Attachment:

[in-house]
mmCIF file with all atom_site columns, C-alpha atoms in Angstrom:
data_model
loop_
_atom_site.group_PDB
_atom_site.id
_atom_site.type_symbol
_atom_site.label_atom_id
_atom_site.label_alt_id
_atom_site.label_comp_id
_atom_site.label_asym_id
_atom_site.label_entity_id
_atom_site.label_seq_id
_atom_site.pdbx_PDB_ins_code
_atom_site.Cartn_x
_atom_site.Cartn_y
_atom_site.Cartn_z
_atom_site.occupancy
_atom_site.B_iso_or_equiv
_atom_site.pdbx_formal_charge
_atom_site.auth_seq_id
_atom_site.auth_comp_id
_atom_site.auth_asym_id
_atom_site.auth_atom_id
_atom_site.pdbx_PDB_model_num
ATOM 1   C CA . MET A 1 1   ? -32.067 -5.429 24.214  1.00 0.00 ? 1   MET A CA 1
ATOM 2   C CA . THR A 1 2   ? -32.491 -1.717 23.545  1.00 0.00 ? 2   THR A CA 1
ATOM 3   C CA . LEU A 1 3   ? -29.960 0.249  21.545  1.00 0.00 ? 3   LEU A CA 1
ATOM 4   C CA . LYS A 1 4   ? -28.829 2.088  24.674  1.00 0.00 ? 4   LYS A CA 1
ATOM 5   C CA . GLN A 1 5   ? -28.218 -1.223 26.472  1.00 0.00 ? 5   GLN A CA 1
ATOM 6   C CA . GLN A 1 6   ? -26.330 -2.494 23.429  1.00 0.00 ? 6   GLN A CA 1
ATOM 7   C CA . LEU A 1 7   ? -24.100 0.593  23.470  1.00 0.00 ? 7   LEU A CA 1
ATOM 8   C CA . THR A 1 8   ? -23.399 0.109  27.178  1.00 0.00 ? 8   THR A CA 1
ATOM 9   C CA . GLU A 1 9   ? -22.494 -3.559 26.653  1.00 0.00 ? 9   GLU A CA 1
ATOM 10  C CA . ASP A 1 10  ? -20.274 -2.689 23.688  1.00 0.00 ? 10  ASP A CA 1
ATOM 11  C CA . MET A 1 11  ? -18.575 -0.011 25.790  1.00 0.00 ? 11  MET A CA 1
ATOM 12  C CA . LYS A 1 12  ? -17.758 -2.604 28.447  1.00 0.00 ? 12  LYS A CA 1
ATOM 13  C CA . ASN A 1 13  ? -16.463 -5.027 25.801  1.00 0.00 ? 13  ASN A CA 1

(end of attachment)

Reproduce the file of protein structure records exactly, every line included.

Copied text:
[in-house]
mmCIF file with all atom_site columns, C-alpha atoms in Angstrom:
data_model
loop_
_atom_site.group_PDB
_atom_site.id
_atom_site.type_symbol
_atom_site.label_atom_id
_atom_site.label_alt_id
_atom_site.label_comp_id
_atom_site.label_asym_id
_atom_site.label_entity_id
_atom_site.label_seq_id
_atom_site.pdbx_PDB_ins_code
_atom_site.Cartn_x
_atom_site.Cartn_y
_atom_site.Cartn_z
_atom_site.occupancy
_atom_site.B_iso_or_equiv
_atom_site.pdbx_formal_charge
_atom_site.auth_seq_id
_atom_site.auth_comp_id
_atom_site.auth_asym_id
_atom_site.auth_atom_id
_atom_site.pdbx_PDB_model_num
ATOM 1   C CA . MET A 1 1   ? -32.067 -5.429 24.214  1.00 0.00 ? 1   MET A CA 1
ATOM 2   C CA . THR A 1 2   ? -32.491 -1.717 23.545  1.00 0.00 ? 2   THR A CA 1
ATOM 3   C CA . LEU A 1 3   ? -29.960 0.249  21.545  1.00 0.00 ? 3   LEU A CA 1
ATOM 4   C CA . LYS A 1 4   ? -28.829 2.088  24.674  1.00 0.00 ? 4   LYS A CA 1
ATOM 5   C CA . GLN A 1 5   ? -28.218 -1.223 26.472  1.00 0.00 ? 5   GLN A CA 1
ATOM 6   C CA . GLN A 1 6   ? -26.330 -2.494 23.429  1.00 0.00 ? 6   GLN A CA 1
ATOM 7   C CA . LEU A 1 7   ? -24.100 0.593  23.470  1.00 0.00 ? 7   LEU A CA 1
ATOM 8   C CA . THR A 1 8   ? -23.399 0.109  27.178  1.00 0.00 ? 8   THR A CA 1
ATOM 9   C CA . GLU A 1 9   ? -22.494 -3.559 26.653  1.00 0.00 ? 9   GLU A CA 1
ATOM 10  C CA . ASP A 1 10  ? -20.274 -2.689 23.688  1.00 0.00 ? 10  ASP A CA 1
ATOM 11  C CA . MET A 1 11  ? -18.575 -0.011 25.790  1.00 0.00 ? 11  MET A CA 1
ATOM 12  C CA . LYS A 1 12  ? -17.758 -2.604 28.447  1.00 0.00 ? 12  LYS A CA 1
ATOM 13  C CA . ASN A 1 13  ? -16.463 -5.027 25.801  1.00 0.00 ? 13  ASN A CA 1